Sunday, December 8, 2013

Autism Diaries: the value of extrinsic rewards

J has recently come home with his best report card ever: all As and Bs; more As than Bs. Now a high school junior, he has finally made the honor roll.

These grade improvements are partly a function of J's particular course roster. This semester he happens to have only one language-intensive class. Physics, AB Calculus, and Java programming all come naturally to him, and he loses points mainly when he leaves out verbal explanations, which, mercifully, are only required in physics, and only for lab reports. He's also shining (nay, sweating!) in PE class, and doing fine in Health--where I've opted him out of sex ed in an attempt to keep that particular can of mischievous worms as tightly sealed as possible--for as long as possible.

Also fostering J's grade improvements is a better-than-ever communication between home and school, with teachers who respond immediately to email and an online SchoolNet system that lets me see weekly assignments and grade reports. There must be thousands upon thousands of autism parents whose frustrations are eased, and whose children's performances in school are improving, as schools put these systems in place. Indeed, as I write this I realize that, for all my criticisms of technology in the classroom, this particular deployment is an unequivocal boon--for everyone, really.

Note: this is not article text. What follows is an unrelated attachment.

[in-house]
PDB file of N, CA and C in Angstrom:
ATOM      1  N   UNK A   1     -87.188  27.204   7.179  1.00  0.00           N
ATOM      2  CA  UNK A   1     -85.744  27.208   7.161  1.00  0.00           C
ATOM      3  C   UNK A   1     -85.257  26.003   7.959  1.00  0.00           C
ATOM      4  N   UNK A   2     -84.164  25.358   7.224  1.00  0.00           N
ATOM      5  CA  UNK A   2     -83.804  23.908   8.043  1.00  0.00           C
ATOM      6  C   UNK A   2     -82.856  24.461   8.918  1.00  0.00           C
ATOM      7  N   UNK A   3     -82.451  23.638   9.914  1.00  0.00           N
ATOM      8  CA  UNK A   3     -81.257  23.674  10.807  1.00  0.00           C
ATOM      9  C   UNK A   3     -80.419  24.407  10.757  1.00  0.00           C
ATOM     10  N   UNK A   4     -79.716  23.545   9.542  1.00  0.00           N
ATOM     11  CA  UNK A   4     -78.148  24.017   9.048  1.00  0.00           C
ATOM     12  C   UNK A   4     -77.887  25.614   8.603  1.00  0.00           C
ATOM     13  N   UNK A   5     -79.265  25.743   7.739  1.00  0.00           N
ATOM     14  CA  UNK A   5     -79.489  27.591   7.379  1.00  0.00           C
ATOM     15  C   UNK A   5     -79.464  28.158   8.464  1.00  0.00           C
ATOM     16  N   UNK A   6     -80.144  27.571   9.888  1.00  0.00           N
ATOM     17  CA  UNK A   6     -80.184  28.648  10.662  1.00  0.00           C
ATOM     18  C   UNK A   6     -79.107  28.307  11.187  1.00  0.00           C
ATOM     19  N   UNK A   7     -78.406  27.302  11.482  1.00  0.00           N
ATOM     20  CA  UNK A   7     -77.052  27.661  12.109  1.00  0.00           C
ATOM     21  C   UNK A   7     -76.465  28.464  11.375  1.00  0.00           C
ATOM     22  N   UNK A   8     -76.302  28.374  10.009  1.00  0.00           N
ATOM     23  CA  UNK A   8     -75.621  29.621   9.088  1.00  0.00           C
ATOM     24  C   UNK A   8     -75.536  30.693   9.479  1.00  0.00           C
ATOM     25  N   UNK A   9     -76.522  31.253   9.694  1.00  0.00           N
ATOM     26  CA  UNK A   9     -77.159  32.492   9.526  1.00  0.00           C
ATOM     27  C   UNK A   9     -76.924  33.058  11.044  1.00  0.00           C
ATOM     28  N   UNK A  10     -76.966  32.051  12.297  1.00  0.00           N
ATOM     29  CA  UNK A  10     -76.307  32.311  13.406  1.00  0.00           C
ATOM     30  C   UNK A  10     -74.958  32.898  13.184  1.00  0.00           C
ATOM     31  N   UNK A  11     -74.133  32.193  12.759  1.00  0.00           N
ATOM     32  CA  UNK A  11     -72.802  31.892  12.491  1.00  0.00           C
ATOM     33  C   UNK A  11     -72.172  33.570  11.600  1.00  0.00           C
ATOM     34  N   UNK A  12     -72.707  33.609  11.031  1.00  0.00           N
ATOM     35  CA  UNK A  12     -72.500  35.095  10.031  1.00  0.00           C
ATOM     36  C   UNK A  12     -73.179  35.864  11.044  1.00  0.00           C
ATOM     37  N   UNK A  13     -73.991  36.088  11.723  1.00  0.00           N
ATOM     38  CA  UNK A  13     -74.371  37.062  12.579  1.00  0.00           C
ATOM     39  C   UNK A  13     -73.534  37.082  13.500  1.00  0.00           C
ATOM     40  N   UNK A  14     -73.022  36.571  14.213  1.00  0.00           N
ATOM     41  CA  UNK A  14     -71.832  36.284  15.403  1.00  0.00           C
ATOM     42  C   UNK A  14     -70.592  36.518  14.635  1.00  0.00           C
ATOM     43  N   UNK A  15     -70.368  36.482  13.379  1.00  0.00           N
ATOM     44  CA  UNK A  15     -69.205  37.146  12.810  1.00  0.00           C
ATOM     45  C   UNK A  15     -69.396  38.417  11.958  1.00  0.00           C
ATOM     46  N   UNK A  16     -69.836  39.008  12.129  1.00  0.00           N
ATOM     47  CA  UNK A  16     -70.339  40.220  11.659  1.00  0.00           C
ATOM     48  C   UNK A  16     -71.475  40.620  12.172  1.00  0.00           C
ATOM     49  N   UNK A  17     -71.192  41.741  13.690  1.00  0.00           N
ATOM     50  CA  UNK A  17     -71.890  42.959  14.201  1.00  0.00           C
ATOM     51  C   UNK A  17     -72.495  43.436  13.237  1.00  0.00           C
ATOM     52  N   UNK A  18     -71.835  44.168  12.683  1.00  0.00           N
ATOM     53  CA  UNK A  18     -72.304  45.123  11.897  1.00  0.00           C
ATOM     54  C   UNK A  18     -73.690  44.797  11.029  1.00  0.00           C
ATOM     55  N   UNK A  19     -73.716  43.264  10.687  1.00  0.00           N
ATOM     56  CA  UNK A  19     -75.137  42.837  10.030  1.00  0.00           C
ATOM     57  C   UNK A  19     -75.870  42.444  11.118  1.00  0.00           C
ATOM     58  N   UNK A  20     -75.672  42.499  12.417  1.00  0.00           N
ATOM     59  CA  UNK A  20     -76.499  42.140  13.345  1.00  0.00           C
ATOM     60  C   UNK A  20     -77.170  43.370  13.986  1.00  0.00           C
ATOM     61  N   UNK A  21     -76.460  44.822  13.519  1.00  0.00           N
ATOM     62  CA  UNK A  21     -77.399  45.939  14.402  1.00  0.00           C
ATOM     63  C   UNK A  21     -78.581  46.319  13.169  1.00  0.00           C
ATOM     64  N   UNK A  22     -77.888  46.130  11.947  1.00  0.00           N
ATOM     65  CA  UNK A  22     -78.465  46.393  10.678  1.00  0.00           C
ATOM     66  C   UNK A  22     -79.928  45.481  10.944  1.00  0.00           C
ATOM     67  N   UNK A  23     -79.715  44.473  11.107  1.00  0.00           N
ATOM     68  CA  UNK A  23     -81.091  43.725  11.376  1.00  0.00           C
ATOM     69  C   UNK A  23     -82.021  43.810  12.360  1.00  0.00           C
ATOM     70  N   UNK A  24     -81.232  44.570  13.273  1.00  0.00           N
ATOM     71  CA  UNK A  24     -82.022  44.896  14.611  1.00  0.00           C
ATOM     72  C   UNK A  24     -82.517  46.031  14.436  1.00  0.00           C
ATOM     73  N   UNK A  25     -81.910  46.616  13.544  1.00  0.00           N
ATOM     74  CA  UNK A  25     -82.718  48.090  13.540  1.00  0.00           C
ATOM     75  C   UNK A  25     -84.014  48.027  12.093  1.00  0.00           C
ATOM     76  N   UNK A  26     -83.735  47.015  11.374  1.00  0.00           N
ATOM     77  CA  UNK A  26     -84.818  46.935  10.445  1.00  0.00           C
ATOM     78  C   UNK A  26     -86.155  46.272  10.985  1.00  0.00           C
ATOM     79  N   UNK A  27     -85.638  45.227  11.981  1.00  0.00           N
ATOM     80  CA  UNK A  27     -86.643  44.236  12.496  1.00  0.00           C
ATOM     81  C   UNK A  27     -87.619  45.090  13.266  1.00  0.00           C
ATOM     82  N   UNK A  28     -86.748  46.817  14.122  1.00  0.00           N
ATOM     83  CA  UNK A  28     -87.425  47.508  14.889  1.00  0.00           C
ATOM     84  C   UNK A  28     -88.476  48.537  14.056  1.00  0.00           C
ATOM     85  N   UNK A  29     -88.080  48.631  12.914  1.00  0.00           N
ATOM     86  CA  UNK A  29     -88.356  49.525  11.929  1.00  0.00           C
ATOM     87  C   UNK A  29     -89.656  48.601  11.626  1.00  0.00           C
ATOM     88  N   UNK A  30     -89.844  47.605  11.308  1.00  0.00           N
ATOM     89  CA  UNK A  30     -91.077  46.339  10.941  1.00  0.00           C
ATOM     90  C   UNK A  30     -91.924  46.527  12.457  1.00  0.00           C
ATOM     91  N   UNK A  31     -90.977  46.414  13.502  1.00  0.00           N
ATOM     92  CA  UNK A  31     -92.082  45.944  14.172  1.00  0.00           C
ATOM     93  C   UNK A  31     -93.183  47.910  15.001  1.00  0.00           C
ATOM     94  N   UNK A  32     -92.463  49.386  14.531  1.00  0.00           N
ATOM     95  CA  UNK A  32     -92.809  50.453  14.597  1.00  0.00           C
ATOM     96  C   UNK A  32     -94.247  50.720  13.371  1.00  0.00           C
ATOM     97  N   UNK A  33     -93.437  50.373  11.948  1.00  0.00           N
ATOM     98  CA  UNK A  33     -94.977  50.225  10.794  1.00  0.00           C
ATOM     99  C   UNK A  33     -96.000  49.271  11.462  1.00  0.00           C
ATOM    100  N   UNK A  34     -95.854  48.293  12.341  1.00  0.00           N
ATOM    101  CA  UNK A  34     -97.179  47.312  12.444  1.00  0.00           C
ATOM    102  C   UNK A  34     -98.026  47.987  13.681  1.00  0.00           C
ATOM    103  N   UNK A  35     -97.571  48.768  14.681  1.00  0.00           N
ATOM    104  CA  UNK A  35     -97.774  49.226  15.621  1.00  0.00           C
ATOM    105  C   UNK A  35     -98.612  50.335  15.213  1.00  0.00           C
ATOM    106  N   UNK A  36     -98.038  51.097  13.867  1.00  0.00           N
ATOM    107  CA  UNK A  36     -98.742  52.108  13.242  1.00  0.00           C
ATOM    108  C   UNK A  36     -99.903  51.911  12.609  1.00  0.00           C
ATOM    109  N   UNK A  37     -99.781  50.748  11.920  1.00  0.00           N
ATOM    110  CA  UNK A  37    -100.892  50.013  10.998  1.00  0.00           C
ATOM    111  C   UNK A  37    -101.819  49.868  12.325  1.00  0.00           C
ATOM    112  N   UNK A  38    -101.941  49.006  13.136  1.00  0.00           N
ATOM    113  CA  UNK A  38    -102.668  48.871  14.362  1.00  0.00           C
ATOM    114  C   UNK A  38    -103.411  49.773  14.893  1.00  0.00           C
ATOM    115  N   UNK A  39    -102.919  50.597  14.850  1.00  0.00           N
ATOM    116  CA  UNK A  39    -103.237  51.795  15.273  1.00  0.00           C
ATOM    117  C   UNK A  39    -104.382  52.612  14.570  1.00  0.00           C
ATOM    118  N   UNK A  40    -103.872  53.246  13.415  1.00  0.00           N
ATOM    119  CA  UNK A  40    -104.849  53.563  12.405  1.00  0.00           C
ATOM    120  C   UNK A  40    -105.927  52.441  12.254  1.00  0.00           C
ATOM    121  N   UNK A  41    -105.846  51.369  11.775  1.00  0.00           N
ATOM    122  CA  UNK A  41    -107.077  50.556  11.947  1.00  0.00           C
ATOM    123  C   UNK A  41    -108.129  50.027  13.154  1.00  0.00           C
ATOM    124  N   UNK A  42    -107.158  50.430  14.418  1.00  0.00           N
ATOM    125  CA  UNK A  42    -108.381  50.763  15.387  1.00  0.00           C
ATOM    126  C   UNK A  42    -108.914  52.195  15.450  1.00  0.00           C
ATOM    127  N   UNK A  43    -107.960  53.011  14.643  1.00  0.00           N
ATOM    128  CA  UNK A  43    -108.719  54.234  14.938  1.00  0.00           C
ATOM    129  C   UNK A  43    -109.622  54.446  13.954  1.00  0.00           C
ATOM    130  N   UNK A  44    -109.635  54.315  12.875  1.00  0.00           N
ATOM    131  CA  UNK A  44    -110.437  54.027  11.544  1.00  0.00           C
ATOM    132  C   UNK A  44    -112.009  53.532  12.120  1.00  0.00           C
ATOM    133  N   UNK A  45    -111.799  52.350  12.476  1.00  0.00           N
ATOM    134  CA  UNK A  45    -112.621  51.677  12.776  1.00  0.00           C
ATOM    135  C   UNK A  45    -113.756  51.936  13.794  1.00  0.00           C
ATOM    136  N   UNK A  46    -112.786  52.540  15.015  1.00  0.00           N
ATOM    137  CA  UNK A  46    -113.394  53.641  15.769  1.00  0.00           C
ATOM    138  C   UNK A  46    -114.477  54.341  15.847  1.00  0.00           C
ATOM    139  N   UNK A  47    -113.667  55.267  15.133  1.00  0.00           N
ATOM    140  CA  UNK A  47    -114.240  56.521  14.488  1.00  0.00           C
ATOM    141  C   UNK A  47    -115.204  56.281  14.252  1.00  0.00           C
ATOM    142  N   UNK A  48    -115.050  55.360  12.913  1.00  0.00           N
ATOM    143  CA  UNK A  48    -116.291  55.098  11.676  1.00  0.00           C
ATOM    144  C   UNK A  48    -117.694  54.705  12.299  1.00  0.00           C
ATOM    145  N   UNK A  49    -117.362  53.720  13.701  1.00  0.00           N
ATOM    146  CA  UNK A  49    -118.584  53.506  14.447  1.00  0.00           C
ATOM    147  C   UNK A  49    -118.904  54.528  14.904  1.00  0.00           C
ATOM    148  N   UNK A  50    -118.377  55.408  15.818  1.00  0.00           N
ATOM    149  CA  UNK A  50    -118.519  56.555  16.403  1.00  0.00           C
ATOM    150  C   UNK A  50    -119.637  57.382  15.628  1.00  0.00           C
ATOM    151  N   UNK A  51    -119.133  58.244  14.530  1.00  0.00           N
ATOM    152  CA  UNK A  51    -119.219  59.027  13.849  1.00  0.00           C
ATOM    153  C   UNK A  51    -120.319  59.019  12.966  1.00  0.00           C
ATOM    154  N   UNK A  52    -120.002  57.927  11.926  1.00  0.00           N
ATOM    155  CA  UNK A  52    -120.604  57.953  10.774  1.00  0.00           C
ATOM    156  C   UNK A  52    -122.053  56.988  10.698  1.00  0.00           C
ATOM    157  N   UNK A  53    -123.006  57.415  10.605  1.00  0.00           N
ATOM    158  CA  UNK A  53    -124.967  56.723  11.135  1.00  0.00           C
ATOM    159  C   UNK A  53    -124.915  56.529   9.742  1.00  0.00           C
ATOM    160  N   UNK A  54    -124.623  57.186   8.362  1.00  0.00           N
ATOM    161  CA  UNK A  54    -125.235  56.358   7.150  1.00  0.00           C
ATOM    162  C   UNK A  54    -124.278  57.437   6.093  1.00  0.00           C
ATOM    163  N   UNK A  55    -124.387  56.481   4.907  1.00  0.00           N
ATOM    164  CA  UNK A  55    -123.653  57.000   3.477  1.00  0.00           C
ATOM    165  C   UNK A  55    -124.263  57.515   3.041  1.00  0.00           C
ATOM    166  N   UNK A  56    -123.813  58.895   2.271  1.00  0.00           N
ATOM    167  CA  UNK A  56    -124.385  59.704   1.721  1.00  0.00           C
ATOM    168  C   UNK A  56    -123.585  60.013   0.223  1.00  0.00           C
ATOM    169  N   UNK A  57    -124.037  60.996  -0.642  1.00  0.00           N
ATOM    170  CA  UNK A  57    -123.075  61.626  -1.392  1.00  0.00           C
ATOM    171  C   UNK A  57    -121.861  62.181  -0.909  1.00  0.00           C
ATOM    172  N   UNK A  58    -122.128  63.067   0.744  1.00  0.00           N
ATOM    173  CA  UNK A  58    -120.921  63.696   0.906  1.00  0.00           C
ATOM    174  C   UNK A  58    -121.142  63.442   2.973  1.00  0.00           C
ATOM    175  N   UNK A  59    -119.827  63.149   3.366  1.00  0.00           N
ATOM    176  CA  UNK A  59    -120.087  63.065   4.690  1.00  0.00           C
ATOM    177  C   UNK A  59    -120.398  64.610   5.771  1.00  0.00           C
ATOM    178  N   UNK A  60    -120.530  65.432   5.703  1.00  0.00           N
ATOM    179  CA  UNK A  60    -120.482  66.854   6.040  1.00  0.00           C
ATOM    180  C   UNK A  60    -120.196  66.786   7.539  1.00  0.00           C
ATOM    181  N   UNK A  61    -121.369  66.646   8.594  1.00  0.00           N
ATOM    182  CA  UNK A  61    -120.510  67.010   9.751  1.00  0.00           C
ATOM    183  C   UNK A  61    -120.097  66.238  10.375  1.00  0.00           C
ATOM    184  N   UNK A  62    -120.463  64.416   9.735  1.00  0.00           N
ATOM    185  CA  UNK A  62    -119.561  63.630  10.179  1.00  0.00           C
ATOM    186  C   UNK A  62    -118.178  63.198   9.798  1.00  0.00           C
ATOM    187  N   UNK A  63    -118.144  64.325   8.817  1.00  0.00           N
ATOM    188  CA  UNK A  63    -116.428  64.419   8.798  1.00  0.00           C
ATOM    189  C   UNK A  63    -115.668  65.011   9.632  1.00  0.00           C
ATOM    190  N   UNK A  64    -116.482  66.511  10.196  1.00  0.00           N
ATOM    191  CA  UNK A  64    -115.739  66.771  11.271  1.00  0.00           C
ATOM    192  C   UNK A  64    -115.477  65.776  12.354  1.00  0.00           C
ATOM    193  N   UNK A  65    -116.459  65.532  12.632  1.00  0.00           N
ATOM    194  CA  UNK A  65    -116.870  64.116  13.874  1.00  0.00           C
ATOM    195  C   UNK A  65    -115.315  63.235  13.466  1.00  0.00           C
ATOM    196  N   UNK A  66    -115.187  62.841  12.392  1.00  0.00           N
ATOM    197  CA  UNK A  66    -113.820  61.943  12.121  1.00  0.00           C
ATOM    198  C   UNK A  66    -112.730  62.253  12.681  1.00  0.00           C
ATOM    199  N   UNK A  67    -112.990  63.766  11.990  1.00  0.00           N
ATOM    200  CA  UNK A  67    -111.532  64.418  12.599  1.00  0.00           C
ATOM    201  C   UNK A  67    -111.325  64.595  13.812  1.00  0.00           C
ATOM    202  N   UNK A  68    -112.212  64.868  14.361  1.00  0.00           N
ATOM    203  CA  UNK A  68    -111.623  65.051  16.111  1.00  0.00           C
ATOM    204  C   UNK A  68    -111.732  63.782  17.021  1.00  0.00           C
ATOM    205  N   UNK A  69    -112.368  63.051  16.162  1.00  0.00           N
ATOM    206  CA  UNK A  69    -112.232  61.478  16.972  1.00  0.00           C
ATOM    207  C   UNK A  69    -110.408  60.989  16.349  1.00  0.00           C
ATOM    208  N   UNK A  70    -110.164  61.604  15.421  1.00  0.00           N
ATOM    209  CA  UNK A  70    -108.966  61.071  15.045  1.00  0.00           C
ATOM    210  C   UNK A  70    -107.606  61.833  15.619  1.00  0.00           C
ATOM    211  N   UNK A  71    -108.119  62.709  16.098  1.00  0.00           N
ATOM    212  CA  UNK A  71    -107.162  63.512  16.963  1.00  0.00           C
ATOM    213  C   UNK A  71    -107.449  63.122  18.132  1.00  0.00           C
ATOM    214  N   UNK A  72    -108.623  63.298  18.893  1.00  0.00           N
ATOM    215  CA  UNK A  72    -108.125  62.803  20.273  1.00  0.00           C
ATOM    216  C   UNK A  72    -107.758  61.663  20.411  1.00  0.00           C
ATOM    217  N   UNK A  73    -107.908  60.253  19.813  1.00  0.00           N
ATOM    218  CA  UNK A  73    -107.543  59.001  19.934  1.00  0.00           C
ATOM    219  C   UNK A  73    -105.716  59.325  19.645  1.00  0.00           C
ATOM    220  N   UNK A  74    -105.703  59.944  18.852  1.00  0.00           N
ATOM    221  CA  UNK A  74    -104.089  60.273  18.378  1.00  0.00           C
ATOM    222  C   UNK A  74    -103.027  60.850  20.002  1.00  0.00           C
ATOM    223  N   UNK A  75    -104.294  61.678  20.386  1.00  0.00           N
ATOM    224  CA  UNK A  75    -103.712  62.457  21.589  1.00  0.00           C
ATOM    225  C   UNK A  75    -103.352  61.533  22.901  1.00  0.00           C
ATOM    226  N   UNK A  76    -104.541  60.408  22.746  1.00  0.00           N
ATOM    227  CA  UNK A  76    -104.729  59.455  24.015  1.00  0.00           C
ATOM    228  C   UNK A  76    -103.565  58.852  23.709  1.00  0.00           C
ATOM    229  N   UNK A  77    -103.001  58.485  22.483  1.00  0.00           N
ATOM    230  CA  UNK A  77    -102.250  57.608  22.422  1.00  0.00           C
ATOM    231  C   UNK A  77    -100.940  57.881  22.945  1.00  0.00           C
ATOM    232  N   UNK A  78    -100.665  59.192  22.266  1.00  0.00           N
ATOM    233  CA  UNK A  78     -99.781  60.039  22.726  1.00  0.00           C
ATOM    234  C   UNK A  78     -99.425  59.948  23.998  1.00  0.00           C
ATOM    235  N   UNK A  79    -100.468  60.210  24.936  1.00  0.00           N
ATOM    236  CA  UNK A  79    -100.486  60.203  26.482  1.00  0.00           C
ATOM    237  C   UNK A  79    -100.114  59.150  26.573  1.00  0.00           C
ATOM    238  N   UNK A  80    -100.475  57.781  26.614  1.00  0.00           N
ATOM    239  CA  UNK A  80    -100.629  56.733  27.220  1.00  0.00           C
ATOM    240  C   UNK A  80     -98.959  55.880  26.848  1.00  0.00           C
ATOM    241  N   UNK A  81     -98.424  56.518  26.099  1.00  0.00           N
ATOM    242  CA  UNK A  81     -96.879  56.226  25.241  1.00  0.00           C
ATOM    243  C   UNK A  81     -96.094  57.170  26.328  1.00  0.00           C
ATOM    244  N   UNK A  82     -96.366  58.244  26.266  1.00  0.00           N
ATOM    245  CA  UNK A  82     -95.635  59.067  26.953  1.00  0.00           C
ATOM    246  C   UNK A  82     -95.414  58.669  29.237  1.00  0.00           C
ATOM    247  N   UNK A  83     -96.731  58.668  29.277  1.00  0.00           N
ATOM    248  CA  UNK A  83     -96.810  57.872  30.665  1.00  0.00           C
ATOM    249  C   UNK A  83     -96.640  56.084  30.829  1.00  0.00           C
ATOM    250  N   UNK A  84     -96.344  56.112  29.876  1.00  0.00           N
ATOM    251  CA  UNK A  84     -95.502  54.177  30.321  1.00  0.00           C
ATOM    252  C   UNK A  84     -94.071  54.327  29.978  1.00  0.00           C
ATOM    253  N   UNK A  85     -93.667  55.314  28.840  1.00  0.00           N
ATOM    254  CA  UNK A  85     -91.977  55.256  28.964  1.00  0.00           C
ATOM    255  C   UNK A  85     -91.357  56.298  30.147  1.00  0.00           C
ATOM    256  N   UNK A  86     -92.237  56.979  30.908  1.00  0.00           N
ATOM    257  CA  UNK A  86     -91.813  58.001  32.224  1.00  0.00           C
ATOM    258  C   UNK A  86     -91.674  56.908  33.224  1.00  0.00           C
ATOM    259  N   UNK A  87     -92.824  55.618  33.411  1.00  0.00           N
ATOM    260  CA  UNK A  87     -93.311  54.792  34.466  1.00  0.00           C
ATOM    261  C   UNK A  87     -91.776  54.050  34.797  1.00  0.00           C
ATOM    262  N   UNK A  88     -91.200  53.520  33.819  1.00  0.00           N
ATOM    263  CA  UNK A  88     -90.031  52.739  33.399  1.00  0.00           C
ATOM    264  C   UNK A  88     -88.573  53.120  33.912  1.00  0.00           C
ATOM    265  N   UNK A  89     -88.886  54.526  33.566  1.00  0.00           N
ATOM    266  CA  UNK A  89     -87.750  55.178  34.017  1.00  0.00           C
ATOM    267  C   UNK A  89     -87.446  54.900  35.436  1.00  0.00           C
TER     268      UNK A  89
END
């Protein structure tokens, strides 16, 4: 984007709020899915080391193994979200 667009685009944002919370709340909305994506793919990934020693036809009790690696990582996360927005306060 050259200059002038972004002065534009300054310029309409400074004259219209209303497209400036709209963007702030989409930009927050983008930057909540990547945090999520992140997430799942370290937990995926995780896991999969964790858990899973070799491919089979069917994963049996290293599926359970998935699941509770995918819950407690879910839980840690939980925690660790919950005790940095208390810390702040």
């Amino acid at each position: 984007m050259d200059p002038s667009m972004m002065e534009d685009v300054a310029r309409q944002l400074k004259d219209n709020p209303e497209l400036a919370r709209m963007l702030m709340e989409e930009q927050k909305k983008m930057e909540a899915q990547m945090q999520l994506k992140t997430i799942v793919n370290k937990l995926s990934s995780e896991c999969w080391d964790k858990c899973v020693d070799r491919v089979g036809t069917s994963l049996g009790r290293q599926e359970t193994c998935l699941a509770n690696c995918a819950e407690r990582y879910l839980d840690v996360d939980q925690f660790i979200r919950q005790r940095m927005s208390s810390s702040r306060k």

But a third factor behind J's grade improvements are the extrinsic rewards I now give him based on what I learn from these weekly SchoolNet reports. In order to earn a new ceiling fan visit, or a dollar, or an extra sign language signing of the number two (his favorite number), he has to have an A average in his three best academic subjects. As a result, the responsibility he's shown for writing down his assignments, doing them thoroughly, and remembering to turn them in has increased substantially.

Of course, J's capacity for responsibility has also grown along with his growing maturity. And when the goal is something more important to him than good grades, he doesn't need extrinsic rewards.  I recently walked into the kitchen to find him standing over a systematically laid out row of ingredients, the cookbook open to a recipe for ginger bread cookies. I endorsed his project (though he hadn't asked my permission), and left the kitchen confident that he could assemble the mixer and follow the recipe. When I returned, he had balled up the dough and was putting it in the refrigerator to chill. (He was less motivated to clean up his mess).

Two days ago, a package arrived in the mail which he eagerly grabbed from my hands, anticipating correctly what it contained. Apparently his battery recharger had stopped working ahead of its warranty, and here was the replacement. He showed me the receipt that accompanied it, which indicated no new charges, and explained that he'd filled out a replacement form online, complete with the requisite information about the unexpired warranty.

It's wonderful to see this wild child of mine becoming so responsible. But, like so many teenagers, he only looks so far into the future. And, though I've heard many armchair experts tell parents and teachers that extrinsic rewards are bad, I suspect that the incentives I give J to earn good grades do more than increase the prospects of his future, more responsible self. Those incentives also, I suspect, help J acquire habits that help him become that more responsible self, as he gradually internalizes the best of his fans-twos-and-dollars-driven behaviors.

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